Emanuel made clear early that a central focus of his tenure would be to rein in and defy the liberal wing of the Democratic Party and the bulk of the electorate that voted for Obama. Asked after his appointment by the Wall Street Journal whether “liberal majorities” in Congress would “have their way” with President Obama, Emanuel replied, “Barack Obama can stand up to them” and that the White House would not seek “to satisfy any constituency or ideological wing of the party.”
But the loss of Emanuel in no way signifies a move by the administration to the left or a concession to its liberal backers. This is demonstrated clearly enough by the promotion of Rouse to replace Emanuel.
A longtime beltway insider and for many years the chief of staff for former Senate Majority Leader Tom Daschle—in which capacity he was dubbed the “101st senator”—Rouse is identified with the right-wing factions within the Democratic Party, advocating “working across the aisle” with Republicans. He is virtually unknown to the public.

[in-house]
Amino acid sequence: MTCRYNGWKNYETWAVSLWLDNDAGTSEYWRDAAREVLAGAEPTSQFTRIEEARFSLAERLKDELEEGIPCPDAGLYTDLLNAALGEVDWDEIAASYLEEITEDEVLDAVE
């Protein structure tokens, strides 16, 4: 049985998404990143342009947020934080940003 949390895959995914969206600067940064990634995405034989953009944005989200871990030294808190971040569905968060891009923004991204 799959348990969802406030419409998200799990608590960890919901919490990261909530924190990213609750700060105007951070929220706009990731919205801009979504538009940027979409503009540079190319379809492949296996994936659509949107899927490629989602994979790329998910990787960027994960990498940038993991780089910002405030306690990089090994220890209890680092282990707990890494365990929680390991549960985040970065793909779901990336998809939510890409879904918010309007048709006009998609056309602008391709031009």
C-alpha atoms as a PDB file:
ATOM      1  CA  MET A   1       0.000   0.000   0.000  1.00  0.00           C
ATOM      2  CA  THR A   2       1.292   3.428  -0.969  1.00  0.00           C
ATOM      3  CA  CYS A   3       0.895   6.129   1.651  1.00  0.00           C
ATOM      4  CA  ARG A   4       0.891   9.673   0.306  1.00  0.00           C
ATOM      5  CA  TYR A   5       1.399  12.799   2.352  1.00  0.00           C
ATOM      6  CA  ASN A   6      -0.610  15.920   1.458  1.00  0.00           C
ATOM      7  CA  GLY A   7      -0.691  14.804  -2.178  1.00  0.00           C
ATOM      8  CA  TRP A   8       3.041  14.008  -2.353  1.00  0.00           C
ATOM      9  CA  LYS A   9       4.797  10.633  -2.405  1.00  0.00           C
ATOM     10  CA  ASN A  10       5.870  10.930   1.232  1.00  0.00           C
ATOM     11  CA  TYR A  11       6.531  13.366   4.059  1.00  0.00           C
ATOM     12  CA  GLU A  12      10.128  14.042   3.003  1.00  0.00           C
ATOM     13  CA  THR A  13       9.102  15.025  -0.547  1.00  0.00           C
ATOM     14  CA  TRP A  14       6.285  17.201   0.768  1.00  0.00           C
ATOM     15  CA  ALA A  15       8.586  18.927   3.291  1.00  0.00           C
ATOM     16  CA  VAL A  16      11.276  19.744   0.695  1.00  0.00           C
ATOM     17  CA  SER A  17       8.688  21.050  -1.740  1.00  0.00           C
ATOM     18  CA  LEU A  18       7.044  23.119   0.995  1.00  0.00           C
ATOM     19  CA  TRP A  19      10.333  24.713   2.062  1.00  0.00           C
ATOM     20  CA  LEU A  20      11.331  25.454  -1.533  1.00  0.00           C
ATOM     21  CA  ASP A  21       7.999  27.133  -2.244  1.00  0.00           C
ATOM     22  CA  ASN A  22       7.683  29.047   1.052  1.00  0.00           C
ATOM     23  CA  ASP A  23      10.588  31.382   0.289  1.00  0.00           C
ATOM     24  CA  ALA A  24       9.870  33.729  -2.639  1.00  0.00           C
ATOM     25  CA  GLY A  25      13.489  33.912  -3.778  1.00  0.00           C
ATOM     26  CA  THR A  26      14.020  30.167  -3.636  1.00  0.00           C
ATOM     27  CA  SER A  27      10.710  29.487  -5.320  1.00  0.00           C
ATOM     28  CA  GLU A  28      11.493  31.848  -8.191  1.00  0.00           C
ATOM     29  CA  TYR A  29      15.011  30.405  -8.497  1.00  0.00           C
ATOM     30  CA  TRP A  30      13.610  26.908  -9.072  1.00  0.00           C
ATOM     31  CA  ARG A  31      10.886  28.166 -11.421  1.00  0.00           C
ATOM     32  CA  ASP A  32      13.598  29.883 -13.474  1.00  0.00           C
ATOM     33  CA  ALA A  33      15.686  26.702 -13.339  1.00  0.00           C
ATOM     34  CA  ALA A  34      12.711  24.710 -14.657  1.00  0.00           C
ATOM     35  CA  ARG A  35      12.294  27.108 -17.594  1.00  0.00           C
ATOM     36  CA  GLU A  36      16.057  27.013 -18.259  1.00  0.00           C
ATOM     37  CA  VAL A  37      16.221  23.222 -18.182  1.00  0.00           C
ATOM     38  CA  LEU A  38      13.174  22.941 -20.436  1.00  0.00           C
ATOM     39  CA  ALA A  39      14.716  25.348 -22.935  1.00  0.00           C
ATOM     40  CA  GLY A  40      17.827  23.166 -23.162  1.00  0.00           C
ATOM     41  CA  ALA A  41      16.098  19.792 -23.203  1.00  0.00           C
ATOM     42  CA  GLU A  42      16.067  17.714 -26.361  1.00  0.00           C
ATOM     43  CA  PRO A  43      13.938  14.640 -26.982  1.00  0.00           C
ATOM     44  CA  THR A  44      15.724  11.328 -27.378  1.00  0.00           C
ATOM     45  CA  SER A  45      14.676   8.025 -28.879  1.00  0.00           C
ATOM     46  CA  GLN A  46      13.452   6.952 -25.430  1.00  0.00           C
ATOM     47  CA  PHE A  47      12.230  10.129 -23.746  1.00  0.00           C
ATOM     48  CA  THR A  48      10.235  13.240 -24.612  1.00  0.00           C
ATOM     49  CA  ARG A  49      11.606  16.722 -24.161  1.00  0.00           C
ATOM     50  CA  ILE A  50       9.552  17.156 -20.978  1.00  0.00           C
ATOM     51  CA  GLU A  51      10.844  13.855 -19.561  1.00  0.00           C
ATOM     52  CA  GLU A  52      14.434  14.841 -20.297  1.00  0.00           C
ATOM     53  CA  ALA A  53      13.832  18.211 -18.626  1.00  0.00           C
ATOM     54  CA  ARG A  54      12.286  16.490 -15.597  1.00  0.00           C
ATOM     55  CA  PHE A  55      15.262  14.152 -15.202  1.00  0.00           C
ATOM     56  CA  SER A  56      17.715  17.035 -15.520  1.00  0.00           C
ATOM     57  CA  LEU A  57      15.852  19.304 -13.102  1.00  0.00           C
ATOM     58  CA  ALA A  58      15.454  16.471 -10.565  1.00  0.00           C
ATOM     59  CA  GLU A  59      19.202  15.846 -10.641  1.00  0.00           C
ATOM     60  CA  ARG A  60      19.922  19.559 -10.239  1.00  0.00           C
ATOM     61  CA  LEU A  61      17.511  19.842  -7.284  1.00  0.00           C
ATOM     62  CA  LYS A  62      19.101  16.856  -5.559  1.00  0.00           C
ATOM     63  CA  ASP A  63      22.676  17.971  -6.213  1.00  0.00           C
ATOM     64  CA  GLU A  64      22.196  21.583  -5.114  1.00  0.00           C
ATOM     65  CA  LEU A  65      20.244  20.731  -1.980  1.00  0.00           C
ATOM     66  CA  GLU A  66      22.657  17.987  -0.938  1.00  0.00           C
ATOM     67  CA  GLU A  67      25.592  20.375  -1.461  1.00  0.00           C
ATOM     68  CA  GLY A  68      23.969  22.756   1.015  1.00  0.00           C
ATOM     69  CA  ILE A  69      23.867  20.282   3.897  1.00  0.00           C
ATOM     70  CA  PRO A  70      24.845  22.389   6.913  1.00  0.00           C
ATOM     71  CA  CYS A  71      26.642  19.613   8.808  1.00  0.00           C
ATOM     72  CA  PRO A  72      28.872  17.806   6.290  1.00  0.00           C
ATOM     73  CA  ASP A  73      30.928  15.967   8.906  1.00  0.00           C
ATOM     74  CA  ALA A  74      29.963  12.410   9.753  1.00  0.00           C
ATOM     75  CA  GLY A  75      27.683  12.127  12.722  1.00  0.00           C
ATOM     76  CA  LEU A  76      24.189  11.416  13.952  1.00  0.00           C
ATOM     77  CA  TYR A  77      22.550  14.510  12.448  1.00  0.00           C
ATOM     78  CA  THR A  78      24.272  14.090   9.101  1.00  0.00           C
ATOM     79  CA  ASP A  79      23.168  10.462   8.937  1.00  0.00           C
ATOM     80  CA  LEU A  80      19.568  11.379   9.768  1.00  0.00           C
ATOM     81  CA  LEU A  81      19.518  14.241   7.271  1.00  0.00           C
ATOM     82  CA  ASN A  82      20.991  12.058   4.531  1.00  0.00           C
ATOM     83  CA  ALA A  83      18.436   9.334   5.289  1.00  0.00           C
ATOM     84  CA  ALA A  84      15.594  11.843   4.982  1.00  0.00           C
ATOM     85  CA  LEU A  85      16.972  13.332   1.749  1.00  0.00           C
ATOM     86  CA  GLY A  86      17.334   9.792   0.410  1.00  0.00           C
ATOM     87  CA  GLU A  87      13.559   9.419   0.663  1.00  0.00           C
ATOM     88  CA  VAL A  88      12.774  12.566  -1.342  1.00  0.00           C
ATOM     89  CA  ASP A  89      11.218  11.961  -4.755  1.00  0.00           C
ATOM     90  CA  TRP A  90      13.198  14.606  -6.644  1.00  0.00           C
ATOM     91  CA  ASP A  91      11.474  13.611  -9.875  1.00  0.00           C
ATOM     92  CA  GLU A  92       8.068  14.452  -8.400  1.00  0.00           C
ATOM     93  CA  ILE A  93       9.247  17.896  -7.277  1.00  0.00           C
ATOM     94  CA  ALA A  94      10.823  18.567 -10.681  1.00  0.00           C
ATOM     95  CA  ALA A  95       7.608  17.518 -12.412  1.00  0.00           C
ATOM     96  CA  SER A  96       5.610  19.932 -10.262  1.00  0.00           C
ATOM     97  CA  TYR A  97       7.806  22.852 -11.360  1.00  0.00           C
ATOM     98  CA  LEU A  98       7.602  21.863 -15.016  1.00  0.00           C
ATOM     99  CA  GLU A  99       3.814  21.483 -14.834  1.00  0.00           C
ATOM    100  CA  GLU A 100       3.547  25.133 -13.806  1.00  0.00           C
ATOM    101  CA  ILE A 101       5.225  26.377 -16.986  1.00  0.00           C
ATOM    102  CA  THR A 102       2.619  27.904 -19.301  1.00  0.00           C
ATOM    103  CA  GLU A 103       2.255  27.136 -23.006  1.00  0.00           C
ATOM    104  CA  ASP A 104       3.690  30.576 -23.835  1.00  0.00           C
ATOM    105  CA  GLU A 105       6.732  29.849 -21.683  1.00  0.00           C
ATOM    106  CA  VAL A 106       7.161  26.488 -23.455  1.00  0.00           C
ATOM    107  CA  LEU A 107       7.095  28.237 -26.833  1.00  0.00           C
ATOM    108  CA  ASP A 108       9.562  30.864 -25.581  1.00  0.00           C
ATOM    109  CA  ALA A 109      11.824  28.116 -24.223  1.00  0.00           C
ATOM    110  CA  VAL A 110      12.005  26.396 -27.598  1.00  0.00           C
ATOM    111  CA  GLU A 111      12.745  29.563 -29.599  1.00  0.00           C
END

So far the other major departures are all from Obama’s economic team and are related to the administration’s failure to significantly ameliorate the economic crisis. From Obama’s inner circle of economic advisors, now only Treasury Secretary Timothy Geithner remains.
The first to go was Orszag. Just over one month after resigning, the former director of the OMB penned a column for the New York Times in which he expressed differences with Obama’s declaration that he would allow to expire Bush-era tax cuts for the top 2 percent of income earners.